The 2019-20 season did not go as planned for Cyclone Hockey.
In just the second time in its history, Cyclone Hockey (21-15-4) did not qualify for the American Collegiate Hockey Association (ACHA) national tournament — since canceled due to the COVID-19 outbreak.
A total of 20 teams qualify for the tournament. The Cyclones found themselves ranked No. 19 in the final rankings that determined the qualifiers. Since two teams — Niagara University and Indiana University of Pennsylvania — won their respective conferences, they received automatic bid and were not in the top 20. This meant the top 18 teams qualified.
Cyclone Hockey ended up in 19th due to a lost tiebreaker for 17th to Calvin University and Arizona State University.
Despite not qualifying for the tournament, Head Coach and General Manager Jason Fairman sees the season’s successes.
“It was a rewarding season from a coaching standpoint to work with a bunch of players that were very coachable and worked very hard,” Fairman said. “There’s a lot of positive things that came from the season.”
Cyclone Hockey added Assistant Coach Brian Gibbons prior to the 2019-20 season. Fairman said Gibbons has been a great addition to the program.
“He and I had very similar philosophies, work ethic, and I’m very excited about what the future holds,” Fairman said.
Only four ACHA Division I teams averaged less than 10 penalty minutes per game. One of those four teams is Cyclone Hockey. Its 6.48 penalty minutes per game were the lowest in the ACHA the past season. It is the second straight season the Cyclones have recorded the least penalty minutes per game as they averaged 6.74 during the 2018-19 season.
This season also set the record for least penalty minutes per game in Fairman’s time as head coach of Cyclone Hockey.
The Cyclones recorded a total of 259 penalty minutes — second in ACHA Division I play behind Pittsburgh’s 254. They also finished the season with a penalty kill of 86.3 percent. Fairman said it is unusual for any team to have a penalty kill with that percentage.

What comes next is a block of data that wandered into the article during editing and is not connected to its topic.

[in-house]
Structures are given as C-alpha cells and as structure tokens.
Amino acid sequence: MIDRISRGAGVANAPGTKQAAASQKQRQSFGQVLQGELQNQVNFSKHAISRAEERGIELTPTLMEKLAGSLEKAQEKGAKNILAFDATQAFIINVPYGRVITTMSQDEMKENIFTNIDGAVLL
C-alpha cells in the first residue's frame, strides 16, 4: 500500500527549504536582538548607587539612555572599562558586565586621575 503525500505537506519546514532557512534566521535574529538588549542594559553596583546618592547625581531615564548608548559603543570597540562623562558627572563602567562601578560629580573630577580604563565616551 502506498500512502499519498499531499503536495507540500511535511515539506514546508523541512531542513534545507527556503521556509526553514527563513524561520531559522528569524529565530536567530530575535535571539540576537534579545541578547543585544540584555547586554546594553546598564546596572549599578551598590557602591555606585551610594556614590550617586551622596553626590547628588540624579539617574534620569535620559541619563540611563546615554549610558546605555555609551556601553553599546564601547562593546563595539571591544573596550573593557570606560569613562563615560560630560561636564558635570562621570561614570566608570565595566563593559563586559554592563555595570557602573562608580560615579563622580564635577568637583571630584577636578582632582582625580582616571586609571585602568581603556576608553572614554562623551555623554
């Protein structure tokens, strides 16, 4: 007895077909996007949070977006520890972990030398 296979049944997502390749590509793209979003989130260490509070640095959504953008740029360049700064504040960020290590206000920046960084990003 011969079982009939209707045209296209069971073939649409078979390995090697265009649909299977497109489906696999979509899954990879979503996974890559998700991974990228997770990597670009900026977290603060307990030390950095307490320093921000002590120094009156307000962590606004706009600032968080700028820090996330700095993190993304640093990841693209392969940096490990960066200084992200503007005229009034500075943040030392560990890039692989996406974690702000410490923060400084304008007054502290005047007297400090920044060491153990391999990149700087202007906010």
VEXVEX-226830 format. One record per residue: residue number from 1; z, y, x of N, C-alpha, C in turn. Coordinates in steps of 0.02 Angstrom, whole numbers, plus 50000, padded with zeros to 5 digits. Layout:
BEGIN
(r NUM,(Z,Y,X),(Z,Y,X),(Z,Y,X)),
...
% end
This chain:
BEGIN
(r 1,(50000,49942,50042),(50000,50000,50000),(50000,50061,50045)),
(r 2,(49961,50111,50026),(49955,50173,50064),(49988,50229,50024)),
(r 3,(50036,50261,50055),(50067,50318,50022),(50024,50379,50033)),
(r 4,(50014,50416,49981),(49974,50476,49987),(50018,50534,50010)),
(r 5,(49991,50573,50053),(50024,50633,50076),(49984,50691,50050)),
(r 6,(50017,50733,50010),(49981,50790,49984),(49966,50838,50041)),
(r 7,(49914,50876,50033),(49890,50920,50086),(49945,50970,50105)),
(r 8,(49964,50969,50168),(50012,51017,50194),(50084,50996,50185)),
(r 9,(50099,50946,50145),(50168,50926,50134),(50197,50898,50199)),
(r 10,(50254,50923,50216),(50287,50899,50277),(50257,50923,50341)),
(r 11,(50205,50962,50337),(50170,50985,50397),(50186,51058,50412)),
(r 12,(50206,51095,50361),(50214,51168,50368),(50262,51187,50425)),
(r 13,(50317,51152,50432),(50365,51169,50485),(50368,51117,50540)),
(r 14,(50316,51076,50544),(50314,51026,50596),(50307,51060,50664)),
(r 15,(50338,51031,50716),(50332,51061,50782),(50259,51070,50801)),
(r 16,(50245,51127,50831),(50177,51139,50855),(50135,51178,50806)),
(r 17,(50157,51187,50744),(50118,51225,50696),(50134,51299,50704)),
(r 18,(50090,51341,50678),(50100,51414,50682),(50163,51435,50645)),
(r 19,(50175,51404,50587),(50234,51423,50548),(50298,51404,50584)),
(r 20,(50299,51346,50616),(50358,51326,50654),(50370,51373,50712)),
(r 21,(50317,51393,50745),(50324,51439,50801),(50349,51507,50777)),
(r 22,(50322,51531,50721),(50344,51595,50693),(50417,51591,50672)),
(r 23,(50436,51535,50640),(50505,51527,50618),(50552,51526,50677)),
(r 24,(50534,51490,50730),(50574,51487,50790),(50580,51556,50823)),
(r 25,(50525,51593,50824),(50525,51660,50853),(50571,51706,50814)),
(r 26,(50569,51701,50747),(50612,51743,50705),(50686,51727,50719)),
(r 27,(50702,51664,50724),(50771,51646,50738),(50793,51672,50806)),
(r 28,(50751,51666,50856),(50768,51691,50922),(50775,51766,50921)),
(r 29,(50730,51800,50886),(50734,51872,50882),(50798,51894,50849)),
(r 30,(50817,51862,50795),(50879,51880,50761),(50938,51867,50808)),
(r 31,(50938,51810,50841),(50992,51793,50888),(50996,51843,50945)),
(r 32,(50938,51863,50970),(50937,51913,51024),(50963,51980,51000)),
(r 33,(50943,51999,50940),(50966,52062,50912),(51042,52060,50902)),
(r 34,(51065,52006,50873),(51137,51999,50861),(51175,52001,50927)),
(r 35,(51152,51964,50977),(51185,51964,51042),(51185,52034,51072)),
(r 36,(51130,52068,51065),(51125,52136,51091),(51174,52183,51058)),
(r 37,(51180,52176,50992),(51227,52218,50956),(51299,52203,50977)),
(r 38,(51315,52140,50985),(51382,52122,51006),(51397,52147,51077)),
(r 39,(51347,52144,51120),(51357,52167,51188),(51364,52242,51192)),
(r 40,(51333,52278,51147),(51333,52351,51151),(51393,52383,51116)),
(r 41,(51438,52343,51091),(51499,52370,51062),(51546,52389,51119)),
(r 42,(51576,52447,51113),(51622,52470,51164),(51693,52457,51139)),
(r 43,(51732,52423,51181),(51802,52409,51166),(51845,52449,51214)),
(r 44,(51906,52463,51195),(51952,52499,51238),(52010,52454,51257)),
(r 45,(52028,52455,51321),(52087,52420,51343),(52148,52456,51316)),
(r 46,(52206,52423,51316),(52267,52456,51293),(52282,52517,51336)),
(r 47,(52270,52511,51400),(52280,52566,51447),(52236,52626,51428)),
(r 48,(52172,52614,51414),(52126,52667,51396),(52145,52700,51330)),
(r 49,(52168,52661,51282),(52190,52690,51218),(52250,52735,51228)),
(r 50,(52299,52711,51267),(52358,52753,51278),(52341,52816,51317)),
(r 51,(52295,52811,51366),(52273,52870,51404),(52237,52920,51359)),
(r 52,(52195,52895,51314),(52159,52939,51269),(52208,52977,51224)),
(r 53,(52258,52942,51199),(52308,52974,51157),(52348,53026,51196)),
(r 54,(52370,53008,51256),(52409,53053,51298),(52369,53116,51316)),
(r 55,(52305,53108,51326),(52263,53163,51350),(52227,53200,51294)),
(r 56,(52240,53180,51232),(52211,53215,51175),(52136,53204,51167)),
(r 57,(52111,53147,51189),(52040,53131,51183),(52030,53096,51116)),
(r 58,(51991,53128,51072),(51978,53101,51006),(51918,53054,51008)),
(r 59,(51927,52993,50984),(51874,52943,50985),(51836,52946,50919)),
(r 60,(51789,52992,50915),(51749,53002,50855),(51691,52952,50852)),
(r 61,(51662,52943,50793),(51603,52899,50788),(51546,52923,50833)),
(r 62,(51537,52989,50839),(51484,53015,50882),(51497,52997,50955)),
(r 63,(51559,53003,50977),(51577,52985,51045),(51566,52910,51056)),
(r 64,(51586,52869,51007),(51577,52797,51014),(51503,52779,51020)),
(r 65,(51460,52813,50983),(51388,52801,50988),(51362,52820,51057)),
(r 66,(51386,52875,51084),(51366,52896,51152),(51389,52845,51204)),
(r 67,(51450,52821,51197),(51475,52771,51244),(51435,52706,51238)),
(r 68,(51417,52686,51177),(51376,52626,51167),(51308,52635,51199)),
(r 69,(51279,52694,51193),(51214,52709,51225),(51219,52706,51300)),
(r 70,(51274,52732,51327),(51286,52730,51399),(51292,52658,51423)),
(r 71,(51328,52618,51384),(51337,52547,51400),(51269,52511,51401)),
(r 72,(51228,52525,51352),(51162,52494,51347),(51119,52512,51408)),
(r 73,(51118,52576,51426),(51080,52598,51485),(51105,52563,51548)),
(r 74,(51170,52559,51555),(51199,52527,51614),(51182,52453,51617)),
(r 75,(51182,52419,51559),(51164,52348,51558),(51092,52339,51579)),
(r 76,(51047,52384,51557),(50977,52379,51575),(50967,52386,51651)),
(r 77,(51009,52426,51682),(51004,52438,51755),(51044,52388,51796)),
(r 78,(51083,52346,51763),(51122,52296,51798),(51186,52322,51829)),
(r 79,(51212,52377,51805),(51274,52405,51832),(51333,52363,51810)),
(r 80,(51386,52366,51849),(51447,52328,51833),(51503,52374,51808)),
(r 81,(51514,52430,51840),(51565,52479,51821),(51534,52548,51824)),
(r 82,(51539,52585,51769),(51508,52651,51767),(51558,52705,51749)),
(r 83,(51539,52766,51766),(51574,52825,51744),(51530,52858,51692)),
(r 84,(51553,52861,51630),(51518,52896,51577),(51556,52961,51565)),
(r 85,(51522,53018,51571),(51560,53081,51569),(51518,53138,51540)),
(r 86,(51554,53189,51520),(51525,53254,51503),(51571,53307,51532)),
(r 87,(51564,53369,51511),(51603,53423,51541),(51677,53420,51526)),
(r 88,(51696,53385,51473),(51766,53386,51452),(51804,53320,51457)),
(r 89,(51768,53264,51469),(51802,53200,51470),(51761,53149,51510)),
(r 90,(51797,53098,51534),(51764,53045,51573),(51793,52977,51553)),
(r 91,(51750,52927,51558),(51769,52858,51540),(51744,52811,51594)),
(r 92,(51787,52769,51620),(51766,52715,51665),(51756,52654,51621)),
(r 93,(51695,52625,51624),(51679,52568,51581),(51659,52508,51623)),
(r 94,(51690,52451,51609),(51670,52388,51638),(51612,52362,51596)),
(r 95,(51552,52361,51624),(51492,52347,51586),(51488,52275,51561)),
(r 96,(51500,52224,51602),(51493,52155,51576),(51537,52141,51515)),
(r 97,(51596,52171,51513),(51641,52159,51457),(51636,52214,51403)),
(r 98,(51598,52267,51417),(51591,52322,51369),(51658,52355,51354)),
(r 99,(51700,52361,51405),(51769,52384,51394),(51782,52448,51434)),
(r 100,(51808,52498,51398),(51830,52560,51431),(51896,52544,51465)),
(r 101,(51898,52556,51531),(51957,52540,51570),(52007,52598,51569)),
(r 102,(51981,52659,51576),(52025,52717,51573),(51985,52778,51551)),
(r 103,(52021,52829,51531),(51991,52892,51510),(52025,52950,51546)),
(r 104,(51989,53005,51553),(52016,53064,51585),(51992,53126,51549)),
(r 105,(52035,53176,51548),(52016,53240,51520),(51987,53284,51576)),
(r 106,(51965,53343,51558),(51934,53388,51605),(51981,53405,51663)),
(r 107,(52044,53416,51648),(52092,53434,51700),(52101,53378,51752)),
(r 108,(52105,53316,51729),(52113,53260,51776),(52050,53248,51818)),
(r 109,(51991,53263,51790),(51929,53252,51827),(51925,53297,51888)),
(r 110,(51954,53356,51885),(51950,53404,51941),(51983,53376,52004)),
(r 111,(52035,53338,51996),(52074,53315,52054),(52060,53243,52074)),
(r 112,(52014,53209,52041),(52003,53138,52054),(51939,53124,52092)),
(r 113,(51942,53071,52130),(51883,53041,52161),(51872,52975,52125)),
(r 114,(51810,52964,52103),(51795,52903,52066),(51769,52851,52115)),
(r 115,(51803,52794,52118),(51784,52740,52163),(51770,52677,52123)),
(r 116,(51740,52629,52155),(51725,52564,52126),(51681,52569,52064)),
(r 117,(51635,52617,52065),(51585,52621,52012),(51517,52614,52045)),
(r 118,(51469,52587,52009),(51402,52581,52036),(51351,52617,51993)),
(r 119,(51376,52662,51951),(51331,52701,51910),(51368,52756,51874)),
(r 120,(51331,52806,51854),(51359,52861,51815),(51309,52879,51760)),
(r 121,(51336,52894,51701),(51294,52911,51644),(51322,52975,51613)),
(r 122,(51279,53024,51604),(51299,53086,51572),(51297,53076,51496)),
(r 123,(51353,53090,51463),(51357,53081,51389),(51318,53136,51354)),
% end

“It was in the 90s most of the year,” Fairman said. “I don’t know where it is now, but it’s gotta be close to 90 still.
“That’s unheard of.”
Lack of goal scoring
The team’s ability to score goals was a challenge Fairman identified before the season started, and he said it ended up playing out how he thought it would.
“The goal scoring did impact us, and I don’t have an explanation for it,” Fairman said. “It was unusual that we were so challenged from a goal-scoring point.”
The Cyclones averaged 2.4 goals per game the past season — the lowest in the Fairman era. The goals per game have ranged between 2.83 and 4.35 in previous years.
Cyclone Hockey outshot its opponents 1476-1234 on the season. In 10 of their 19 regular season series, the Cyclones had more shots in both games of the series and registered more shots than their opponents in 26 of the 40 games.
Several times throughout the season Fairman said finishing chances was the problem, not the chance creation itself.
One example of that was the series on Feb. 7-8. The Cyclones outshot Robert Morris Illinois 95-53 over the two games but lost by scores of 0-1 and 2-5.
“I don’t know what the narrative would be from the team as a whole,” Fairman said. “I think it would be a team that just had trouble scoring but did a lot of other things very well.”
With Cyclone Hockey missing the national tournament by one spot, Fairman pointed out key missteps at the beginning and end of the season.
“We had some bad losses against some teams that are usually pretty decent that turned out to not have very good years,” Fairman said. “Those first three weekends may have sealed our fate.”
In the first three weeks of the season, the Cyclones lost one game to Missouri State and Illinois State. They beat Waldorf in overtime, but this counted as a tie in the computer rankings.
Fairman said the team controlled its own destiny and cited the games against Robert Morris Illinois on Feb. 7-8 as some of many missed opportunities.
“If we would’ve won one of those games, we’d be in nationals,” Fairman said.
Another misstep Fairman pointed out was the game on Feb. 23 at the No. 3 Lindenwood Lions.